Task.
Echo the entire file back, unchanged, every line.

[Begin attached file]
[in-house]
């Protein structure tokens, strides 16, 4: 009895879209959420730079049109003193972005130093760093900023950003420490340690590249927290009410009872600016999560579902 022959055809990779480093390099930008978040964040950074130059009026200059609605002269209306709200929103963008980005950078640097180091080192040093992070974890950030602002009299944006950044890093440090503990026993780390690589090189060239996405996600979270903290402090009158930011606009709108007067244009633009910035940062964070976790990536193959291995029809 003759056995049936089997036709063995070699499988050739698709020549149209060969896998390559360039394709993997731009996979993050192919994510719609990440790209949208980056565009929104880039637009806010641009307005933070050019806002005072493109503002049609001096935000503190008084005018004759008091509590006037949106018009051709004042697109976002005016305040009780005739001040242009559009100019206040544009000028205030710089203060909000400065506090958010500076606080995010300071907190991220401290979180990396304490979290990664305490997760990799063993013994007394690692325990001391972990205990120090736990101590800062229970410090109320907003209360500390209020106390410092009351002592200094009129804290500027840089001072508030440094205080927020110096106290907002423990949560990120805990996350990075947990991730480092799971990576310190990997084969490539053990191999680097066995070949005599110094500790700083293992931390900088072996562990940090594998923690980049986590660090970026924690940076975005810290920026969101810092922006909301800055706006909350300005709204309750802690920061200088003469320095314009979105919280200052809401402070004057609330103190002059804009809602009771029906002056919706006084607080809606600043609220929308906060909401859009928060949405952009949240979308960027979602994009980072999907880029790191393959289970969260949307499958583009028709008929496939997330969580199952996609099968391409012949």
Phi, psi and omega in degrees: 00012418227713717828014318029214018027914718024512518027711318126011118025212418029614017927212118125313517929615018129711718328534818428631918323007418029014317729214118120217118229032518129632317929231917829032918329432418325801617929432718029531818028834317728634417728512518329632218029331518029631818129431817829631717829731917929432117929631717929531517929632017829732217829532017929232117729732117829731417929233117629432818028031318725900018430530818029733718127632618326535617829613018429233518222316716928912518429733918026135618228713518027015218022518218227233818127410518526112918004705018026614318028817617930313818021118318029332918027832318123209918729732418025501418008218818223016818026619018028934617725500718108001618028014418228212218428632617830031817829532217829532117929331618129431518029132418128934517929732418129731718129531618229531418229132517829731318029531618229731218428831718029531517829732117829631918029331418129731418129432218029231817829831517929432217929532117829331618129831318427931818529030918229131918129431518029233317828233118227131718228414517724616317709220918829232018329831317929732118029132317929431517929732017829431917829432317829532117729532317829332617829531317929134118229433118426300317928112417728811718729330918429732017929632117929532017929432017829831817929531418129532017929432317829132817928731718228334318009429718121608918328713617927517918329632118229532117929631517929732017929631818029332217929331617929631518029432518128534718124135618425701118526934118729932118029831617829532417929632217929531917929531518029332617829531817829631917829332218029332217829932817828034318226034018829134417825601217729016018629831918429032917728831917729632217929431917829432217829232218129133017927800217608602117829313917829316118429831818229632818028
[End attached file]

[in-house]
């Protein structure tokens, strides 16, 4: 009895879209959420730079049109003193972005130093760093900023950003420490340690590249927290009410009872600016999560579902 022959055809990779480093390099930008978040964040950074130059009026200059609605002269209306709200929103963008980005950078640097180091080192040093992070974890950030602002009299944006950044890093440090503990026993780390690589090189060239996405996600979270903290402090009158930011606009709108007067244009633009910035940062964070976790990536193959291995029809 003759056995049936089997036709063995070699499988050739698709020549149209060969896998390559360039394709993997731009996979993050192919994510719609990440790209949208980056565009929104880039637009806010641009307005933070050019806002005072493109503002049609001096935000503190008084005018004759008091509590006037949106018009051709004042697109976002005016305040009780005739001040242009559009100019206040544009000028205030710089203060909000400065506090958010500076606080995010300071907190991220401290979180990396304490979290990664305490997760990799063993013994007394690692325990001391972990205990120090736990101590800062229970410090109320907003209360500390209020106390410092009351002592200094009129804290500027840089001072508030440094205080927020110096106290907002423990949560990120805990996350990075947990991730480092799971990576310190990997084969490539053990191999680097066995070949005599110094500790700083293992931390900088072996562990940090594998923690980049986590660090970026924690940076975005810290920026969101810092922006909301800055706006909350300005709204309750802690920061200088003469320095314009979105919280200052809401402070004057609330103190002059804009809602009771029906002056919706006084607080809606600043609220929308906060909401859009928060949405952009949240979308960027979602994009980072999907880029790191393959289970969260949307499958583009028709008929496939997330969580199952996609099968391409012949």
Phi, psi and omega in degrees: 00012418227713717828014318029214018027914718024512518027711318126011118025212418029614017927212118125313517929615018129711718328534818428631918323007418029014317729214118120217118229032518129632317929231917829032918329432418325801617929432718029531818028834317728634417728512518329632218029331518029631818129431817829631717829731917929432117929631717929531517929632017829732217829532017929232117729732117829731417929233117629432818028031318725900018430530818029733718127632618326535617829613018429233518222316716928912518429733918026135618228713518027015218022518218227233818127410518526112918004705018026614318028817617930313818021118318029332918027832318123209918729732418025501418008218818223016818026619018028934617725500718108001618028014418228212218428632617830031817829532217829532117929331618129431518029132418128934517929732418129731718129531618229531418229132517829731318029531618229731218428831718029531517829732117829631918029331418129731418129432218029231817829831517929432217929532117829331618129831318427931818529030918229131918129431518029233317828233118227131718228414517724616317709220918829232018329831317929732118029132317929431517929732017829431917829432317829532117729532317829332617829531317929134118229433118426300317928112417728811718729330918429732017929632117929532017929432017829831817929531418129532017929432317829132817928731718228334318009429718121608918328713617927517918329632118229532117929631517929732017929631818029332217929331617929631518029432518128534718124135618425701118526934118729932118029831617829532417929632217929531917929531518029332617829531817829631917829332218029332217829932817828034318226034018829134417825601217729016018629831918429032917728831917729632217929431917829432217829232218129133017927800217608602117829313917829316118429831818229632818028